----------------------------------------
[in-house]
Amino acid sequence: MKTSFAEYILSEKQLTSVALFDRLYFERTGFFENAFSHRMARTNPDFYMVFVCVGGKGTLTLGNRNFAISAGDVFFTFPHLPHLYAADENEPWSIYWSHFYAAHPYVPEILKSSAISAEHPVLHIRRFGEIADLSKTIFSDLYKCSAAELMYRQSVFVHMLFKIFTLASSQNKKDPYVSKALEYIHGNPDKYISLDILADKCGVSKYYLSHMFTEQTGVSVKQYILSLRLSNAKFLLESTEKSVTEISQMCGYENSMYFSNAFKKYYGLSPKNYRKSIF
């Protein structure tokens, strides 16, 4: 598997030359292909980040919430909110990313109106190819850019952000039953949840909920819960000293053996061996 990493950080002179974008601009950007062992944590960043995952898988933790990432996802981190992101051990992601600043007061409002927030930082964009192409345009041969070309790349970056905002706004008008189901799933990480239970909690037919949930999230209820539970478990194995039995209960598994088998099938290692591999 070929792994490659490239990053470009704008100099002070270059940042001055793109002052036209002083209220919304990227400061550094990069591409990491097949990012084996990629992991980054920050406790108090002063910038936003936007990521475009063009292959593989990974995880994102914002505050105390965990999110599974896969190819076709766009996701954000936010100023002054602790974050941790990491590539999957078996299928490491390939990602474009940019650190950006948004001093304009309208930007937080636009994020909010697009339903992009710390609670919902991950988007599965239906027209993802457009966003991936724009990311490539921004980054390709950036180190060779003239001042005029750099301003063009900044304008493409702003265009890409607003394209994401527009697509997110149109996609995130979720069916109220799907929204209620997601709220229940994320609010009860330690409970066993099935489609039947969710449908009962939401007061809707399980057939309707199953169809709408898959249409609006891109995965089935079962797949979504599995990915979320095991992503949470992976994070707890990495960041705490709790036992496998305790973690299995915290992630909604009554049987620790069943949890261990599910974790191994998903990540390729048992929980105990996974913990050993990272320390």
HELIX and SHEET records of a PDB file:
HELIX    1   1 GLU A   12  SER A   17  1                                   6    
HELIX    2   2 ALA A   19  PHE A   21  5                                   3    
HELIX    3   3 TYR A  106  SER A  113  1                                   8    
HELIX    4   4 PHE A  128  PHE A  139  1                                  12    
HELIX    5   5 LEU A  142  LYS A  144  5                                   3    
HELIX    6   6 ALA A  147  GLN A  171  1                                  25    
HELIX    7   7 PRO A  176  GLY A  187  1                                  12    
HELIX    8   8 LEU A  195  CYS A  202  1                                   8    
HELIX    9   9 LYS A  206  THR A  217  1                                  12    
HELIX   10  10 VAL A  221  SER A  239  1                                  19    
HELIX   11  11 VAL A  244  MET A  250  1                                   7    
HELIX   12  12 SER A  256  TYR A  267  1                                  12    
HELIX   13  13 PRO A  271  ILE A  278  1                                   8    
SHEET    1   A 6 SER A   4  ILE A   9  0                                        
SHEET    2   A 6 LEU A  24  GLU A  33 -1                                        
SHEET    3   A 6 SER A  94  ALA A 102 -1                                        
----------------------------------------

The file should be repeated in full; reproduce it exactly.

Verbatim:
[in-house]
Amino acid sequence: MKTSFAEYILSEKQLTSVALFDRLYFERTGFFENAFSHRMARTNPDFYMVFVCVGGKGTLTLGNRNFAISAGDVFFTFPHLPHLYAADENEPWSIYWSHFYAAHPYVPEILKSSAISAEHPVLHIRRFGEIADLSKTIFSDLYKCSAAELMYRQSVFVHMLFKIFTLASSQNKKDPYVSKALEYIHGNPDKYISLDILADKCGVSKYYLSHMFTEQTGVSVKQYILSLRLSNAKFLLESTEKSVTEISQMCGYENSMYFSNAFKKYYGLSPKNYRKSIF
């Protein structure tokens, strides 16, 4: 598997030359292909980040919430909110990313109106190819850019952000039953949840909920819960000293053996061996 990493950080002179974008601009950007062992944590960043995952898988933790990432996802981190992101051990992601600043007061409002927030930082964009192409345009041969070309790349970056905002706004008008189901799933990480239970909690037919949930999230209820539970478990194995039995209960598994088998099938290692591999 070929792994490659490239990053470009704008100099002070270059940042001055793109002052036209002083209220919304990227400061550094990069591409990491097949990012084996990629992991980054920050406790108090002063910038936003936007990521475009063009292959593989990974995880994102914002505050105390965990999110599974896969190819076709766009996701954000936010100023002054602790974050941790990491590539999957078996299928490491390939990602474009940019650190950006948004001093304009309208930007937080636009994020909010697009339903992009710390609670919902991950988007599965239906027209993802457009966003991936724009990311490539921004980054390709950036180190060779003239001042005029750099301003063009900044304008493409702003265009890409607003394209994401527009697509997110149109996609995130979720069916109220799907929204209620997601709220229940994320609010009860330690409970066993099935489609039947969710449908009962939401007061809707399980057939309707199953169809709408898959249409609006891109995965089935079962797949979504599995990915979320095991992503949470992976994070707890990495960041705490709790036992496998305790973690299995915290992630909604009554049987620790069943949890261990599910974790191994998903990540390729048992929980105990996974913990050993990272320390």
HELIX and SHEET records of a PDB file:
HELIX    1   1 GLU A   12  SER A   17  1                                   6    
HELIX    2   2 ALA A   19  PHE A   21  5                                   3    
HELIX    3   3 TYR A  106  SER A  113  1                                   8    
HELIX    4   4 PHE A  128  PHE A  139  1                                  12    
HELIX    5   5 LEU A  142  LYS A  144  5                                   3    
HELIX    6   6 ALA A  147  GLN A  171  1                                  25    
HELIX    7   7 PRO A  176  GLY A  187  1                                  12    
HELIX    8   8 LEU A  195  CYS A  202  1                                   8    
HELIX    9   9 LYS A  206  THR A  217  1                                  12    
HELIX   10  10 VAL A  221  SER A  239  1                                  19    
HELIX   11  11 VAL A  244  MET A  250  1                                   7    
HELIX   12  12 SER A  256  TYR A  267  1                                  12    
HELIX   13  13 PRO A  271  ILE A  278  1                                   8    
SHEET    1   A 6 SER A   4  ILE A   9  0                                        
SHEET    2   A 6 LEU A  24  GLU A  33 -1                                        
SHEET    3   A 6 SER A  94  ALA A 102 -1                                        